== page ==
32 Skin Wounds Abrasion: Skin is rubbed against a rough, hard surface (i.e. road rash, turf burn) Incision: Caused by a sharp object. Laceration: Has jagged edges; usually caused from machinery. Puncture: Small hole caused by long, sharp, pointy object. Avulsion: Partial, or complete tearing away of tissue and/or skin.


34 Musculoskeletal Evaluations How do we decide if an athlete can return to the game or practice after getting hurt? Evaluations need to be quick. Musculoskeletal injuries include: Fractures Contusions (bruises) Sprains Strains

35 Observation Going to look for any obvious deformity. If no obvious deformity, move on with eval.

36 Mechanism Mechanism of Injury: Mechanical description of the cause of injury (i.e. inversion) Gather detailed history of the events leading up to and immediately following injury. What did you hear/feel? Popping, snapping, and/or cracking can indicate a fracture.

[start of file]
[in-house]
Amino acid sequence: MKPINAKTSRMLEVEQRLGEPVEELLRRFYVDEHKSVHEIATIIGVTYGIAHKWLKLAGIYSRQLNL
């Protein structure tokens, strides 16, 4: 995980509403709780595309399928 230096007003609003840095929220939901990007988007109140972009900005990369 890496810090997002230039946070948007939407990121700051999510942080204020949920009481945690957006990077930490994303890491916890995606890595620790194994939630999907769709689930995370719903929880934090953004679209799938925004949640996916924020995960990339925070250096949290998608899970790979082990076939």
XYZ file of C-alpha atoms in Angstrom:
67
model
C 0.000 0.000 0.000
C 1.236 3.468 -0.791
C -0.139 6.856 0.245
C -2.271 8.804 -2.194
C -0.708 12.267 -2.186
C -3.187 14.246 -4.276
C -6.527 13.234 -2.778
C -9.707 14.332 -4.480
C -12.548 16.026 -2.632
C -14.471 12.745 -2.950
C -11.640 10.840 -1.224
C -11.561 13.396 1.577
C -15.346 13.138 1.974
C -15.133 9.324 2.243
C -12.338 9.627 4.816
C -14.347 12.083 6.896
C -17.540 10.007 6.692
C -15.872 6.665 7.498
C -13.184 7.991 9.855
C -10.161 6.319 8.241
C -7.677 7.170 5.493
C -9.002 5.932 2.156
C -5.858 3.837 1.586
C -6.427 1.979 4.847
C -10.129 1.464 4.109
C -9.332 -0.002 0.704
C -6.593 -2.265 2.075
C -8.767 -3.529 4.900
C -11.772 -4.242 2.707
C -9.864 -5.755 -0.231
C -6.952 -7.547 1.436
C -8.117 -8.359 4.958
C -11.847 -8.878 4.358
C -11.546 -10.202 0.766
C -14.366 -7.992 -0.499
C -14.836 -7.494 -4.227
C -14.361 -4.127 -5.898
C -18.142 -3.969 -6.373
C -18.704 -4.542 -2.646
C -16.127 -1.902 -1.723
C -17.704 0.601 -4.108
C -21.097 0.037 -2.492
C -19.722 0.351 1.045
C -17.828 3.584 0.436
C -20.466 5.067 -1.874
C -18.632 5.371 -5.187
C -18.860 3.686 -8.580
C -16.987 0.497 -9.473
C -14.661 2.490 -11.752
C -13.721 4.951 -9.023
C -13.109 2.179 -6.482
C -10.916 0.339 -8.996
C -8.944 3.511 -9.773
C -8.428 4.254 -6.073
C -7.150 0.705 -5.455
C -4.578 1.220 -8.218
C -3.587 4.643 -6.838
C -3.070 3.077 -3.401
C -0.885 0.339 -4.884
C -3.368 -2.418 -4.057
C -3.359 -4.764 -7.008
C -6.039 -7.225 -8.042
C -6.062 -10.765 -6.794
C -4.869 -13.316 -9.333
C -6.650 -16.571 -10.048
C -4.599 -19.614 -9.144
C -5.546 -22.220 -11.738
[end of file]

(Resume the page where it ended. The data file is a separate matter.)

37 Observation Note any swelling and discoloration.

38 Palpation Feeling the injured area for deformity, edema, excess heat. Also feeling for crepitus (crunching), which is related to a fracture.

39 Immediate Treatment The goal of immediate treatment is to reduce edema and control hemorrhage.

40 RICE Rest: Few days off of sports the rest the injury. Ice: 20 minutes of ice/1 hour off Compression: Ace wrap to control edema Elevation: Above the heart

41 REST The healing process is started immediately after injury. Usually, 72 hours of rest is recommended.

42 ICE Ice decreases pain (analgesic), slows hemorrhage, and controls edema. 20 minutes of ice is recommended for deep structures; 10-15 for superficial. If someone is going to use an ice bath or bucket, ~12 minutes is recommended.

43 COMPRESSION Immediate compression is as essential as immediate cold application. Helps keep hemorrhage and edema down. Should be worn for 72 hours.

44 ELEVATION Eliminates the effect of gravity on edema. Assists in draining fluids from the area. Elevation should occur for 72 hours following injury.

45 Poster With a partner you will make 2 posters. One poster will be about the immediate treatment of musculoskeletal injuries (RICE). One poster will be about skin wounds. Each poster should contain pictures and descriptions. R=Rest; usually athletes rest for 72 hours following injury Abrasion: Superficial skin would usually caused by rubbing against a hard, rough surface.

46 Body Positioning (Supine vs. Prone) Breathing?Treatment

47 Type of ShockCause

48 PatternDefinition Apnea Tachypnea Bradypnea Dyspnea Hyperventilation